Getting Chronic Back Pain at Your 9 to 5 Desk Job?

Friday, August 23 2013

The pain you are experiencing may not be due to your desk chair or sitting in front of a computer at work all day, but rather, the thoughts you choose to think. Internationally renowned author and lecturer Louise L. Hay’s positive thinking method helps change your thoughts, and in turn, change your physical health and overall happiness.

Try these simple tips NOW at your desk to radically change your health.


back pain at workWe’ve all experienced aches, pains and discomfort after sitting in front of a computer for too long. Cramping fingers, an aching back, tired eyes… these symptoms are all too common among office-working Americans. Unfortunately, getting away from your desk work can be almost impossible in this modern technology-crazed age. Sitting for prolonged periods of time can be detrimental to our health, increasing our risk of cancer and even death as this American Cancer Society study indicates.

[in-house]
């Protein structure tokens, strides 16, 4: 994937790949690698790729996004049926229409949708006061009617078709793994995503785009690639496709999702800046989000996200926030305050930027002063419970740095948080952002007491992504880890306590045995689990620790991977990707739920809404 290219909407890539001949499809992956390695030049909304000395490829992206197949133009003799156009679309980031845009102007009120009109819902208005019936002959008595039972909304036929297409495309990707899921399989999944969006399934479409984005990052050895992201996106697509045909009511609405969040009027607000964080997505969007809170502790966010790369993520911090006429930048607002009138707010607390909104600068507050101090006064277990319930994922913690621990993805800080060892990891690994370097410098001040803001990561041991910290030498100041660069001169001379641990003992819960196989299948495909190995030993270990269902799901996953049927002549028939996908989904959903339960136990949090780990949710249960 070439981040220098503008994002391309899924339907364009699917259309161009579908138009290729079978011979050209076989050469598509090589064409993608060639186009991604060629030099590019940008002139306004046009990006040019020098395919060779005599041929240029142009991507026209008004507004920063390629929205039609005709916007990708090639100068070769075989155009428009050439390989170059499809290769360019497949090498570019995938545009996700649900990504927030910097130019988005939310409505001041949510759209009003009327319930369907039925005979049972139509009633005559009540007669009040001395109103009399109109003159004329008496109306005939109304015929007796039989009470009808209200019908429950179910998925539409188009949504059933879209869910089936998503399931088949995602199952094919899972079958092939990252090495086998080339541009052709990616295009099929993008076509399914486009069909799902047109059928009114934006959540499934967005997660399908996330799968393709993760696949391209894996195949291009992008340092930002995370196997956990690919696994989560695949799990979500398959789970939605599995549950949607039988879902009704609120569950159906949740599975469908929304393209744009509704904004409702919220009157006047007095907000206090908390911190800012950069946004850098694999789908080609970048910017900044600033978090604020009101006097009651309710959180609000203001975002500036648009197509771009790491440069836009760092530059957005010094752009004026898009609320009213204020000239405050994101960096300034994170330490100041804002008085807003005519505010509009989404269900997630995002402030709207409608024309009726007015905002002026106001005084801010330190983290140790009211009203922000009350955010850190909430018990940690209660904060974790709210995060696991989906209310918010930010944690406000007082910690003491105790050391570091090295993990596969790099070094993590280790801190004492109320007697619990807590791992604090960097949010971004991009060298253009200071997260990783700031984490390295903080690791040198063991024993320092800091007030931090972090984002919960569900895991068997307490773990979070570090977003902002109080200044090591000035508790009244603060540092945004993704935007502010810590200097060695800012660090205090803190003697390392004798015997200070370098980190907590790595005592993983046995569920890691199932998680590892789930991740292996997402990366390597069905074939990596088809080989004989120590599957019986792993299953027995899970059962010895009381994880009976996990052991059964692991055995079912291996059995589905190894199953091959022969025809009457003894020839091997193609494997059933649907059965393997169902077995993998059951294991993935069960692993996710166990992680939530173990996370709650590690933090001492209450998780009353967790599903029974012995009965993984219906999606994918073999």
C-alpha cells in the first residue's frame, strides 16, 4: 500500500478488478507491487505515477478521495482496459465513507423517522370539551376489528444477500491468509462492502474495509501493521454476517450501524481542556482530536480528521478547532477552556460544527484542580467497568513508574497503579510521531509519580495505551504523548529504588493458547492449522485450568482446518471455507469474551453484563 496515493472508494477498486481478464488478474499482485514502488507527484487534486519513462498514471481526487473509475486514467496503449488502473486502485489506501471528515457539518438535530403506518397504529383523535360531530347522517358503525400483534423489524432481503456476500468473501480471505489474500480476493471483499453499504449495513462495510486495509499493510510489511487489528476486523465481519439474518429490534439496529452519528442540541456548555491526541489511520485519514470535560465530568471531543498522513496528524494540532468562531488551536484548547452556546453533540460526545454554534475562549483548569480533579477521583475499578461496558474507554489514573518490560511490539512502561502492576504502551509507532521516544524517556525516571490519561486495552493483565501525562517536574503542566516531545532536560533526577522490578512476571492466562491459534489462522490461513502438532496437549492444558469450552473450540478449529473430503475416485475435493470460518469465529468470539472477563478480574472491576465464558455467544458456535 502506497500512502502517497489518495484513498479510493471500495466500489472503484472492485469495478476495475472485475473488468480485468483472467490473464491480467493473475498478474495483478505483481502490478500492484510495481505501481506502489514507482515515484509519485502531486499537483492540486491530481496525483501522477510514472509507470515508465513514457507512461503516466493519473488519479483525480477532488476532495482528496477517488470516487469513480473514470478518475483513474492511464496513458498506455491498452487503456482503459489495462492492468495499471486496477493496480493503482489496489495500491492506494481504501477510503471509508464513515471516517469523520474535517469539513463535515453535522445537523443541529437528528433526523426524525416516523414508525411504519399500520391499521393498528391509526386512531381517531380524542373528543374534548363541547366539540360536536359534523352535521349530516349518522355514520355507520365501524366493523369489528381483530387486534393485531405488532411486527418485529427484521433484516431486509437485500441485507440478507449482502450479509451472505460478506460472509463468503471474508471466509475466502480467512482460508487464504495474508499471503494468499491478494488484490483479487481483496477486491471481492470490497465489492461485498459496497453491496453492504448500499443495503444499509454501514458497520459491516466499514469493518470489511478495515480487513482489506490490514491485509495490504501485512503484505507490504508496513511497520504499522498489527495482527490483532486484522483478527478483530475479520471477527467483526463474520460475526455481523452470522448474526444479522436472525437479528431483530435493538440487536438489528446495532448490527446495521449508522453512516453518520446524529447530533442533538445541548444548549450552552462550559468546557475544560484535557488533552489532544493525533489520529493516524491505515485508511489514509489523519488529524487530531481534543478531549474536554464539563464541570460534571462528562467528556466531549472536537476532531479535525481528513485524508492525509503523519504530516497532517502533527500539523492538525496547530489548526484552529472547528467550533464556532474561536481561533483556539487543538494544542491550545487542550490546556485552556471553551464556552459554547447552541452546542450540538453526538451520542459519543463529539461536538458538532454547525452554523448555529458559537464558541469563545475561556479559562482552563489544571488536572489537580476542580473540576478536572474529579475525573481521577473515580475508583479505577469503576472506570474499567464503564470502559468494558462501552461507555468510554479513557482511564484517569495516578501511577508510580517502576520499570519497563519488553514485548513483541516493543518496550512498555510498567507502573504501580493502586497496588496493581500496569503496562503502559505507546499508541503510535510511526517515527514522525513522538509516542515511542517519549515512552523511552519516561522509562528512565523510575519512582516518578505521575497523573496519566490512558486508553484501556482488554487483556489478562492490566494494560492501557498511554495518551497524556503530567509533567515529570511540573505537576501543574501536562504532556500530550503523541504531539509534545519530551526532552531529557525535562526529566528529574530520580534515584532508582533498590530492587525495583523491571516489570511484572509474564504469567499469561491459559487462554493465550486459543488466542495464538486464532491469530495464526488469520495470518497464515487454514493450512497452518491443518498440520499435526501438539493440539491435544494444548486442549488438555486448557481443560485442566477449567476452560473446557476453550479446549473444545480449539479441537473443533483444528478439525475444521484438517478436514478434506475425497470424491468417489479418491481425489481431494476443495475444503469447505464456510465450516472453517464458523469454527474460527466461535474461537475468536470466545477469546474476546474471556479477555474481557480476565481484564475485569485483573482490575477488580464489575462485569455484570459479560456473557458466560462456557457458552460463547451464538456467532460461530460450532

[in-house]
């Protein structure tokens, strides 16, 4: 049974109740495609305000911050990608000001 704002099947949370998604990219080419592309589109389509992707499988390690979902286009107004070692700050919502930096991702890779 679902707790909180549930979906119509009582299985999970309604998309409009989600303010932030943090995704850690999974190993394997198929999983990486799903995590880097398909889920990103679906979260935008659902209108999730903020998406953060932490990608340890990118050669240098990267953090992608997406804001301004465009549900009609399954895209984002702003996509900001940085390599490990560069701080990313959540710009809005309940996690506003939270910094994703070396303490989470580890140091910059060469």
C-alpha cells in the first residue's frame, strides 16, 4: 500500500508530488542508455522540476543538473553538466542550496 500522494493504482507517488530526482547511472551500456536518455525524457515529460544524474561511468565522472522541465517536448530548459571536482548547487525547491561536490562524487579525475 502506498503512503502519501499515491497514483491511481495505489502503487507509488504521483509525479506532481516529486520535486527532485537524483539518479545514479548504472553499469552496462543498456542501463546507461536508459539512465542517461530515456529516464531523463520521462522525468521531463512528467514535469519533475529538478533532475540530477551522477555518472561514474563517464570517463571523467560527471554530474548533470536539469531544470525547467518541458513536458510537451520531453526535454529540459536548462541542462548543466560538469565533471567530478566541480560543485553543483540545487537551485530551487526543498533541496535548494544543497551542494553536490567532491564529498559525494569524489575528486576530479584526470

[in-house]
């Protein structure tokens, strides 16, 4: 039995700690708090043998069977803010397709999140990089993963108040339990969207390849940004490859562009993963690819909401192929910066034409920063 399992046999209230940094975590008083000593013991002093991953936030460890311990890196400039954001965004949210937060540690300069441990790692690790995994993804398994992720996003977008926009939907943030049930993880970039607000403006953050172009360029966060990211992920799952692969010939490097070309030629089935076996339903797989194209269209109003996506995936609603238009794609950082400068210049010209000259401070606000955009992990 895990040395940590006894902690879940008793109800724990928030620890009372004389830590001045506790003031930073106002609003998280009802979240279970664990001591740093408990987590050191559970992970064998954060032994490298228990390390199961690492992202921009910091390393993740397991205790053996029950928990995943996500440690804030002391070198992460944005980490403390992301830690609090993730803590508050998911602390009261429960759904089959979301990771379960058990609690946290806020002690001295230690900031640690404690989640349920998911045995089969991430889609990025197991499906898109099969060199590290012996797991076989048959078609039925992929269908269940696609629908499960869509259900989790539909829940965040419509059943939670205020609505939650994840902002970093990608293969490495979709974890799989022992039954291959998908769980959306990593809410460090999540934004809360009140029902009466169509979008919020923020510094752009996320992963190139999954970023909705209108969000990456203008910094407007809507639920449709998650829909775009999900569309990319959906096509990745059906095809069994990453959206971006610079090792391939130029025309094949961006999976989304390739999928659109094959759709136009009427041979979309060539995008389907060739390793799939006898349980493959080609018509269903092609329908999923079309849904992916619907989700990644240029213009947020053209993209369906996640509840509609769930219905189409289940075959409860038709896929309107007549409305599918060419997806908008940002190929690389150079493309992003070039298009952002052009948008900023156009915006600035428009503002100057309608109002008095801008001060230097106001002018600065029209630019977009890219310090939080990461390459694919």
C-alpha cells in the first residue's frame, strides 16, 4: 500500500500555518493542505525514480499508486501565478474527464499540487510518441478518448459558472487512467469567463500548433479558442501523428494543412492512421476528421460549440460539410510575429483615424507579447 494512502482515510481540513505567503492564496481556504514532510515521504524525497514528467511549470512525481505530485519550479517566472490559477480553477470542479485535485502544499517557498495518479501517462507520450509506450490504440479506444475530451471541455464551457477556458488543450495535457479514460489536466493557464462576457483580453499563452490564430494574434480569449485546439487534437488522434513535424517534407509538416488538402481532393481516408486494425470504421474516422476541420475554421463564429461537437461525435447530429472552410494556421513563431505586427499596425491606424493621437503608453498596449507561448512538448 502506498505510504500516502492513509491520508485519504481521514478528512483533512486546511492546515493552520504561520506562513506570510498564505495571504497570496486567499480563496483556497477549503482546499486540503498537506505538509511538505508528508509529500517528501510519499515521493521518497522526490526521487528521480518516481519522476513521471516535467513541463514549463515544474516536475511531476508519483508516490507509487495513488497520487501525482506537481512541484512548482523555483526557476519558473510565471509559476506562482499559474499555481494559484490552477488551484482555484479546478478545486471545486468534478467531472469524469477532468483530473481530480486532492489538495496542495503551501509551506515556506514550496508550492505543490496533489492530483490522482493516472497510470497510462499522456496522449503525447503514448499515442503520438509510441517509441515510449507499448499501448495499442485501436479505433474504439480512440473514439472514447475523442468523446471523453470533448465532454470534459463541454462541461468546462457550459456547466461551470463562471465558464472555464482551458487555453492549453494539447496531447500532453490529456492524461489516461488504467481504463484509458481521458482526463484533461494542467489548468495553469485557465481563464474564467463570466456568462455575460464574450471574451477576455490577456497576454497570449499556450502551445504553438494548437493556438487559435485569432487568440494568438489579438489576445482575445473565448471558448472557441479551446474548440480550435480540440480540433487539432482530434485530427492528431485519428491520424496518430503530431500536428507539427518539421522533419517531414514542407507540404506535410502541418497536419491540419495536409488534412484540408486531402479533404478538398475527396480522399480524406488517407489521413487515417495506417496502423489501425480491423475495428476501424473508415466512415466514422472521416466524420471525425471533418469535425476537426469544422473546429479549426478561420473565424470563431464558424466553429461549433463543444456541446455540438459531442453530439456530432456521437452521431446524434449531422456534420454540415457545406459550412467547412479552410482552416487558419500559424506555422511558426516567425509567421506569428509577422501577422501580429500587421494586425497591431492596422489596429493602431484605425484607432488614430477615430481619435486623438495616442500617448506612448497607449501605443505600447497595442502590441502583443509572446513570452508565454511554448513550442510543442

If not dealt with immediately, these minor pains can turn into chronic pain. According to the Institute of Medicine, an average of 100 million Americans suffer from chronic pain, thus drowning our nation in costly medical bills, and halting productivity in the workplace.

To help prevent such drastic health risks and to ensure the productivity and creativity of their employees, companies such as Google and Facebook have reinvented the traditional office workstation to include stand-up desks with a treadmill, meeting rooms that look more like lounges out of a 3D cartoon, and recreation rooms, while encouraging employees to take exercise breaks in the company gym or basketball court.

These various options are great to give your body a break from its’ stationary position at your desk and a chance to move around during the workday. The Harvard School of Public Health recommends healthy adults should get a “minimum of two and a half hours per week of moderate-intensity aerobic activity, or a minimum of one and a quarter hours of vigorous-intensity aerobic activity, or a combination of the two”. But most of us don’t work at companies that provide us with these kinds of spaces or time to partake in some workday exercise.